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Is this the transparency we need?

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* AMA Vice President Professor Geoffrey Dobb contributed to this column

One of the key policies developed by the Economics and Workforce Committee in the lead-up to national health reform was the need for transparency in health system performance and public hospital funding.

On 20 June 2013 the National Health Performance Authority (NHPA) released its report: Healthy Communities: Australians’ experience with access to health care in 2011-12.

This report specifically focuses on the health status of populations living in Medicare Local catchments, and the relationship between the health status, service use and experiences with care across those populations in the context of GP, dental and specialist services, waiting times, and cost barriers. 

It uses the percentage of adults who self-reported having a long-term health condition (in the Government’s patient experience survey for 2011-12) as a measure of health status.  While this may be useful data, it is not the same as a standardized, objective measure of health status.

Despite the sophisticated analysis and reporting by peer groups of Medicare Locals, the report doesn’t tell us very much about the relationship between ‘health status’ and use of services.

However, the survey data showed that, in 2011-12, patients were generally fairly happy with their doctors, whether GP or specialist, in terms of usage of health care services and waiting time for services.

They also showed that reported cost barriers were highest for seeing a dental professional (ranging from 11 to 34 per cent), with barriers for getting a script filled, or for seeing a GP or a specialist, being two to three times less (for example, patients who reported waiting time to see a GP as a barrier to treatment ranged from 1 to 13 per cent).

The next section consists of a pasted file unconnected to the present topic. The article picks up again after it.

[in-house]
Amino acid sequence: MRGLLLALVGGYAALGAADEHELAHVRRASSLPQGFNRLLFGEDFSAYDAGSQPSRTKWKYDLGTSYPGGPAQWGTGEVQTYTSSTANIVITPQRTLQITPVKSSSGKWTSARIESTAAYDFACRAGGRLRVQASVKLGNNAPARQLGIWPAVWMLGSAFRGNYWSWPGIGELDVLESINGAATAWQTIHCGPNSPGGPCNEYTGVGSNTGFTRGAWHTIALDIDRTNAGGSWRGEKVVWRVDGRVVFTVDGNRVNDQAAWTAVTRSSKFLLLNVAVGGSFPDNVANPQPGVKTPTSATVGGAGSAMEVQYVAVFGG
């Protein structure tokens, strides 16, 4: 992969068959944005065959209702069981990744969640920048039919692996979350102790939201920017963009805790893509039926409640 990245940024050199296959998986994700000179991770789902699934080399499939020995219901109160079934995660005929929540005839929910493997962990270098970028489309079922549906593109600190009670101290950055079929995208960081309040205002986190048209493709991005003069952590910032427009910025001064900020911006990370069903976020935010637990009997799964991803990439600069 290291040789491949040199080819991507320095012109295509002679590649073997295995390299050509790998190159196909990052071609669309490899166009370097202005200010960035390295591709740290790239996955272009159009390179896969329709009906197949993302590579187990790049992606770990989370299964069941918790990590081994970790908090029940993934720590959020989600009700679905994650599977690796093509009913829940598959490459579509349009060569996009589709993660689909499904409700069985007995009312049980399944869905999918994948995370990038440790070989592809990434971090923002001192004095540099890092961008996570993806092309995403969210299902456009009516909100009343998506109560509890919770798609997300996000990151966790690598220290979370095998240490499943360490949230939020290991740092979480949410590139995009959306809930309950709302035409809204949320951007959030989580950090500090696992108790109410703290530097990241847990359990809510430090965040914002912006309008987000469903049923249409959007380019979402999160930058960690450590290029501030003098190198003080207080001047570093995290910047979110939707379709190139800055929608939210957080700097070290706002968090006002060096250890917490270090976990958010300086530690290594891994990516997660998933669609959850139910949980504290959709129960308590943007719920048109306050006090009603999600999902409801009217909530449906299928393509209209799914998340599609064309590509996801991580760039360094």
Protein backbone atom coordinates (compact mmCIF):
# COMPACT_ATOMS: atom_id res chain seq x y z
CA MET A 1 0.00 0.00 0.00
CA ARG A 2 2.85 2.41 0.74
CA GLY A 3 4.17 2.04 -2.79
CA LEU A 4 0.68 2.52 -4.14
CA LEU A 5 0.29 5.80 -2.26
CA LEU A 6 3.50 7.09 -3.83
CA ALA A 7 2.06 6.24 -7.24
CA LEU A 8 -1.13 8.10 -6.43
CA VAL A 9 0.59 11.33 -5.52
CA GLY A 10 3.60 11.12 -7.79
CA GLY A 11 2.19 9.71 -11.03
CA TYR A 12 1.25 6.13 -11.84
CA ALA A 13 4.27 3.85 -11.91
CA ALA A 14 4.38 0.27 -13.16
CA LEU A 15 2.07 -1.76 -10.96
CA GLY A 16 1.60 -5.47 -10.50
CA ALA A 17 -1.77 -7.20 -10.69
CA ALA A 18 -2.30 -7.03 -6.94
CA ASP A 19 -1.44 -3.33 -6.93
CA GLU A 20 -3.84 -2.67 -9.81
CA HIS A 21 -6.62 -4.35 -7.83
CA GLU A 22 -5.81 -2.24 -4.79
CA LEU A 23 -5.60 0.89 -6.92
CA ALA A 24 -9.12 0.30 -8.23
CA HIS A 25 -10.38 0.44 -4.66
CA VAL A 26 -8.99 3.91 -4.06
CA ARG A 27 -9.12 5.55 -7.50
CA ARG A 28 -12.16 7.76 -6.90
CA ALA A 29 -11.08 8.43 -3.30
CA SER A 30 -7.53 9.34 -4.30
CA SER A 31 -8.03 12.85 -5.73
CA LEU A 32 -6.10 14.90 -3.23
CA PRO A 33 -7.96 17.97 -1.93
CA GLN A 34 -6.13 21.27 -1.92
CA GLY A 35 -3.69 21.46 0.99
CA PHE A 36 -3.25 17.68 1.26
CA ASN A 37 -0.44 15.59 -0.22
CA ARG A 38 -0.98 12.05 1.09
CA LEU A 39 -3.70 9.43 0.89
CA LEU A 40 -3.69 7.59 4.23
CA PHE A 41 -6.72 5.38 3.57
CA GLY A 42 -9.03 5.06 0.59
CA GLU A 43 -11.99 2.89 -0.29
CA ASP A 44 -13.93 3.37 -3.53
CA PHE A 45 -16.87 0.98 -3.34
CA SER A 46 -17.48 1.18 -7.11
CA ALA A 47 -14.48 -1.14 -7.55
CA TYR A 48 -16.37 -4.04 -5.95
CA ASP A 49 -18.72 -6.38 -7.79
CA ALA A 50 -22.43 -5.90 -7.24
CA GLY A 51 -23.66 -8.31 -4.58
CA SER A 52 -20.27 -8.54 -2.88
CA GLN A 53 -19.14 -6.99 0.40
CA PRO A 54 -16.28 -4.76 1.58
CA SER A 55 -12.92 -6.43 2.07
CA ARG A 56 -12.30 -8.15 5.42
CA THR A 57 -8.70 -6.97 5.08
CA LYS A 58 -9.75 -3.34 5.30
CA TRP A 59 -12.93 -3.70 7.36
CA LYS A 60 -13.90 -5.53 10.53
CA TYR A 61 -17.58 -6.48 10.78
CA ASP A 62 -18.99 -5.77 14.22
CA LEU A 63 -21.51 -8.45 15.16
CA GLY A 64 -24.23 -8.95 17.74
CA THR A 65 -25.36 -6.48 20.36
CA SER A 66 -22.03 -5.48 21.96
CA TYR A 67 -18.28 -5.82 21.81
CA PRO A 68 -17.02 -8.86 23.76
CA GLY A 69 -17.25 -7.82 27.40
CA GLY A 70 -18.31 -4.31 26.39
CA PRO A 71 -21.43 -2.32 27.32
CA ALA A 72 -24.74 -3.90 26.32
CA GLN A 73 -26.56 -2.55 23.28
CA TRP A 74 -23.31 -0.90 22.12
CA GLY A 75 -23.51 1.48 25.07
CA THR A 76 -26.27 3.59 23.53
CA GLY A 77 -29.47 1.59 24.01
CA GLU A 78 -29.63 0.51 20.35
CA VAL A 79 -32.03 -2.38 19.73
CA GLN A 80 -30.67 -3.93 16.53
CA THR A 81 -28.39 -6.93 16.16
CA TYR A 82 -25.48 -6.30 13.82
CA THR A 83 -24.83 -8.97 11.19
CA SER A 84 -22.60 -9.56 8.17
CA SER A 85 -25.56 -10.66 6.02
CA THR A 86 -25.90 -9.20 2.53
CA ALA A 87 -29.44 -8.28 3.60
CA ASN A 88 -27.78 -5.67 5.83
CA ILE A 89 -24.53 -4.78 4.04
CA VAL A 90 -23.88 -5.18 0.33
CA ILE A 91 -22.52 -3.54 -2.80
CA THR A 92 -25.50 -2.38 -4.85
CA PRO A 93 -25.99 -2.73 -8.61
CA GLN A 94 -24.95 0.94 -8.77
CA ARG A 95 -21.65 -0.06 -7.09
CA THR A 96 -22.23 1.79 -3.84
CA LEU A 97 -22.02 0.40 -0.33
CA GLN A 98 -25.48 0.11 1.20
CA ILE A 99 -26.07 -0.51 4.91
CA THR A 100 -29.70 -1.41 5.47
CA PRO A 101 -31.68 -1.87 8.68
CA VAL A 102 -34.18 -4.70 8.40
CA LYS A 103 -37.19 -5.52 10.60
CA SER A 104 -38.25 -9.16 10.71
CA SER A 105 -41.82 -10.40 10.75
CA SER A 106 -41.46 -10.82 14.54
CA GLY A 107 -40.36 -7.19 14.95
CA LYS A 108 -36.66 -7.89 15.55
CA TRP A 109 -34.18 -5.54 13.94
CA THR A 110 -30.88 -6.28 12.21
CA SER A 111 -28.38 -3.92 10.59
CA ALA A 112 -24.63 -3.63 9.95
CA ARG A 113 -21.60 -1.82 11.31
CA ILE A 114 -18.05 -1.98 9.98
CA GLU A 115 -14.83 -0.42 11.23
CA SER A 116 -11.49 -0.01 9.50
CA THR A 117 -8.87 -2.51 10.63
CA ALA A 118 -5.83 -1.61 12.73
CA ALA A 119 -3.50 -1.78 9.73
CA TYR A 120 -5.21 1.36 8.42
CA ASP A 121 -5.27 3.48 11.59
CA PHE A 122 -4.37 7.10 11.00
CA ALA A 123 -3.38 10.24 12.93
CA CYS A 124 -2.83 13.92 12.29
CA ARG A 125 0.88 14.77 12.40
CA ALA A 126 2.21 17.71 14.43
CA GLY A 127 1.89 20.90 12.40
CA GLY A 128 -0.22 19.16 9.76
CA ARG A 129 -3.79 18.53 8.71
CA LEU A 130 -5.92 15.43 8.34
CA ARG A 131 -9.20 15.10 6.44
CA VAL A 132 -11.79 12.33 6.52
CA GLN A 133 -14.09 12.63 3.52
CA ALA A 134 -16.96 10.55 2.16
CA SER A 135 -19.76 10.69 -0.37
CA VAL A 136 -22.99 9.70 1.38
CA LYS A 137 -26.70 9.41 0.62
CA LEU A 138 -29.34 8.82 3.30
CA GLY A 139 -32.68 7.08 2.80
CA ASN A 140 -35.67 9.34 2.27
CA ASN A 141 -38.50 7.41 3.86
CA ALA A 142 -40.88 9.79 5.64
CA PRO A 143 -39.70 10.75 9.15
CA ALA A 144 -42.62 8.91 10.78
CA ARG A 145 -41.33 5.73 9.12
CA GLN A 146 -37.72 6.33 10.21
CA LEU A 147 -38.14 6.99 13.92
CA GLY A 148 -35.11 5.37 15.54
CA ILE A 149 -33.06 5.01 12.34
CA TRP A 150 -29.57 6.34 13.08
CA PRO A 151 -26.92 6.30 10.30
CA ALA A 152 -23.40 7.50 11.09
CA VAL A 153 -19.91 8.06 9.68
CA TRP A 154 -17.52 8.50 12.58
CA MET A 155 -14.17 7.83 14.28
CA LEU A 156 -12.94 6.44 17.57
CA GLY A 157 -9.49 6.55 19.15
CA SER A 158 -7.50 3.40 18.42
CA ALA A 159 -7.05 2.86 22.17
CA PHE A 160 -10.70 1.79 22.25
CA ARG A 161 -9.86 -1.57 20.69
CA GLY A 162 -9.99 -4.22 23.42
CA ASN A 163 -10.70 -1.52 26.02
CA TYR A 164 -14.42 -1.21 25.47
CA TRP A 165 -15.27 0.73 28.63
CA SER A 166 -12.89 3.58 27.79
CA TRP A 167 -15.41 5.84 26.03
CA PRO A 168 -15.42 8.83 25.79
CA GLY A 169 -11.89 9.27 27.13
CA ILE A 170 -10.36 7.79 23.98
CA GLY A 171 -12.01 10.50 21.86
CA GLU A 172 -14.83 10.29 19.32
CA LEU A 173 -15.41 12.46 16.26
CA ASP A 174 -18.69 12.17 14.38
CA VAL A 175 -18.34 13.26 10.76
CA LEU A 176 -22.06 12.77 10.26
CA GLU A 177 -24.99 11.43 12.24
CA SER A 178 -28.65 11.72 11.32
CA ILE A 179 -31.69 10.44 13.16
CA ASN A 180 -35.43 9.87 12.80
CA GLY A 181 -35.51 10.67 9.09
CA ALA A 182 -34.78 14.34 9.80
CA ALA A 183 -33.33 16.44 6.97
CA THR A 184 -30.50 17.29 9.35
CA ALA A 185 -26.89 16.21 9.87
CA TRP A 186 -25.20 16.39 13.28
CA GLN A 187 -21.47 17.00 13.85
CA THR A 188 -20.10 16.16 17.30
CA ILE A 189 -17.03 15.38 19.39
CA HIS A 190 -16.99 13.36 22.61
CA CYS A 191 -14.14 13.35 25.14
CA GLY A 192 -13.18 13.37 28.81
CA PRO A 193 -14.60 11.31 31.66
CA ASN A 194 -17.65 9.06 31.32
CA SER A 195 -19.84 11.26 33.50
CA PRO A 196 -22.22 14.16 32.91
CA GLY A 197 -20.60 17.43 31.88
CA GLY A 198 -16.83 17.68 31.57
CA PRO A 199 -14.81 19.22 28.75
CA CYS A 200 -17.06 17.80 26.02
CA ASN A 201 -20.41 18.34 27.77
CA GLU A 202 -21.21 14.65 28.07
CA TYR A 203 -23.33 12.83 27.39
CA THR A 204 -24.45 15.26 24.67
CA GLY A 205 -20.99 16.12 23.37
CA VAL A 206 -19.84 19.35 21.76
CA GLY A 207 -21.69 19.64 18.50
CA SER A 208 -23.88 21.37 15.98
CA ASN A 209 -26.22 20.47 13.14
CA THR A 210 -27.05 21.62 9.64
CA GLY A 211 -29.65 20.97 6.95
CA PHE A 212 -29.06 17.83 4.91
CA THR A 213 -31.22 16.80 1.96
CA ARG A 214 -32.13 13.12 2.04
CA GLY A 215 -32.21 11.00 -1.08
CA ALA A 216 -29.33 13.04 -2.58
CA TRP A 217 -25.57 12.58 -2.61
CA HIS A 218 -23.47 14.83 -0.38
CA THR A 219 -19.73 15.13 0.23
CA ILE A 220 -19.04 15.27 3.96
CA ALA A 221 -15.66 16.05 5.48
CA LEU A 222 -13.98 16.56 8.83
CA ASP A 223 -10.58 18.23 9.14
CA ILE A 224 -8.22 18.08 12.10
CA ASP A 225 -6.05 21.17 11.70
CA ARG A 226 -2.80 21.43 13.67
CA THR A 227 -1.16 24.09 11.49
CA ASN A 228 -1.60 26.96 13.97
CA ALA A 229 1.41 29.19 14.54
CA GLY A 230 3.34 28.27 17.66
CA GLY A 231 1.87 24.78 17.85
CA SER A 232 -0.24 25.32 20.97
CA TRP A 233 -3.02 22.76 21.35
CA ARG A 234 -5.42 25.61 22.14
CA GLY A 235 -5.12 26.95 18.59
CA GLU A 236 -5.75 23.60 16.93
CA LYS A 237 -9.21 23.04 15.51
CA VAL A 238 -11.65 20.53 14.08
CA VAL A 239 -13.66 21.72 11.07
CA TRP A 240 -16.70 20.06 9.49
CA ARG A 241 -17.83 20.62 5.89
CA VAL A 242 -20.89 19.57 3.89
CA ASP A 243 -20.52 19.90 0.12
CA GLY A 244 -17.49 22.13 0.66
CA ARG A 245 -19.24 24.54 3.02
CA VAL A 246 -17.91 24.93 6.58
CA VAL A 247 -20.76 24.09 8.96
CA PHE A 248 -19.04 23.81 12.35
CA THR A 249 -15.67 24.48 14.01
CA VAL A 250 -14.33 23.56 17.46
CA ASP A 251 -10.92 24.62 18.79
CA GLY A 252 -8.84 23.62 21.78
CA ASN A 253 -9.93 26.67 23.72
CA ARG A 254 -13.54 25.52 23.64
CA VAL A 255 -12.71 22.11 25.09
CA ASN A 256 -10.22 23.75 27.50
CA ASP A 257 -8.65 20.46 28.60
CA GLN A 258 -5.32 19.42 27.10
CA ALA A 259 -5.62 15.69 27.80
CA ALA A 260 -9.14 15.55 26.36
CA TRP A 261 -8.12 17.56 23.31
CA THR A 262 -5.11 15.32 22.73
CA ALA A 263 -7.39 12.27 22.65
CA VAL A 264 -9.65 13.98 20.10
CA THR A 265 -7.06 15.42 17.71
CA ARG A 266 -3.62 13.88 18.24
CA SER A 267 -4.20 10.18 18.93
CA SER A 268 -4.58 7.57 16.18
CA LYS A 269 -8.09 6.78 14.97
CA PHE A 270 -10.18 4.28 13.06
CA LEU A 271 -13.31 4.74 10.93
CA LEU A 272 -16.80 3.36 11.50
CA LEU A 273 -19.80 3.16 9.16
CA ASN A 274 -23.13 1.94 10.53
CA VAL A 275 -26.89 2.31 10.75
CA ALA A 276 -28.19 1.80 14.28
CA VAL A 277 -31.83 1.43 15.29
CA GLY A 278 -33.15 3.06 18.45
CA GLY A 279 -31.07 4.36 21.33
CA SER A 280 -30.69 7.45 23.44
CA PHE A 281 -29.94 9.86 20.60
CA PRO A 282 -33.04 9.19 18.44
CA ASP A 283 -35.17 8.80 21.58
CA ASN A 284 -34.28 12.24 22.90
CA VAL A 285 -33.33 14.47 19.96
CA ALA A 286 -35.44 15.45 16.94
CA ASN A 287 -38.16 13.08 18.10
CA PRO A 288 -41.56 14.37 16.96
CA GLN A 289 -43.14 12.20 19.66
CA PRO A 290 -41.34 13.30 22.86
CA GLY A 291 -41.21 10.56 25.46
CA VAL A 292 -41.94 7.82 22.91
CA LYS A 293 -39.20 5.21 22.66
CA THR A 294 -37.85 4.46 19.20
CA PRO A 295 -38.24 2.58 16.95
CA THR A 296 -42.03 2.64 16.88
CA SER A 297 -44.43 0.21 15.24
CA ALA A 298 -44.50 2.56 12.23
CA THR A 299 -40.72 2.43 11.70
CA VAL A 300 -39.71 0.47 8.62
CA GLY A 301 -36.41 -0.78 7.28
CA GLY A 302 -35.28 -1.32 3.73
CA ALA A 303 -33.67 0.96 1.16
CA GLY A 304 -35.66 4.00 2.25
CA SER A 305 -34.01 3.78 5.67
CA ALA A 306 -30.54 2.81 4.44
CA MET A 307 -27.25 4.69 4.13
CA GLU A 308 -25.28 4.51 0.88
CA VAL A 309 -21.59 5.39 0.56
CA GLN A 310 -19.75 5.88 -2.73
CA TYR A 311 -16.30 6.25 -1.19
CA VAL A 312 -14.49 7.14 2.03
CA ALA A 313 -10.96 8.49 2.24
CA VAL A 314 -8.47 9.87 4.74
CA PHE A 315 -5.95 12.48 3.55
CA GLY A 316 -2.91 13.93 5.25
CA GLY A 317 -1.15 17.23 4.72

The report doesn’t tell us about the achievements of Medicare Locals.

Not only do the data it reports pre-date many Medicare Locals, but also, as NHPA states, its findings “do not reflect on the performance of Medicare locals as organizations”.

NHPA states it will publish future reports on the comparable performance of health care organisations to stimulate improvements in the health system, increase transparency and accountability and inform consumers.

Medicare Locals do not have a monopoly on these issues. Nor does this report assist with their accountability for performance against these issues.

Clearly, there is a place for this sort of detailed analysis and reporting of performance.

But does it tell us how well the system is performing, what Medicare Locals have achieved or plan to achieve, and whether national health reform has delivered a better health system?

Is this the sort of transparency we need?

Since December last year, NHPA has released three Healthy Community updates and two hospital performance reports. In addition, there is steady stream of health and hospital statistical reports from the Australian Institute of Health and Welfare, hospital pricing reports, frameworks and work programs from the Independent Hospital Pricing Authority, and performance reports from the COAG Reform Council. These reports are recycling the same data.

For all this reporting, we appear to be none the wiser about:

  • the actual funding provided to hospitals (even under Activity Based Funding, only the Commonwealth’s share of hospital funding must be reported); or

  • the service plans of all 136 local hospital networks (there is no central repository for these, with only some available on individual LHN websites); or

  • the local needs analyses made by Medicare Locals.


The information we now have, courtesy of the National Health Reform Agreement, covers many aspects of performance, some in great detail.

What it doesn’t tell us is whether the system as a whole is performing, how well it is or isn’t performing, and the performance benchmarks that we can hold organisations clearly accountable against.

It’s time to focus on clearly defined measures of system capacity, quantity and timeliness of service delivery, and the efficiency and quality of patient care.

We seem to be measuring many aspects of the system in more and more sophisticated ways, but missing out on the big picture: have we got sufficient capacity across our primary and acute sectors to deliver the care we need now and into the future? 

The Committee will review the usefulness of these performance reports and analyse the degree to which they indicate progress or otherwise in our ‘post health reform’ system.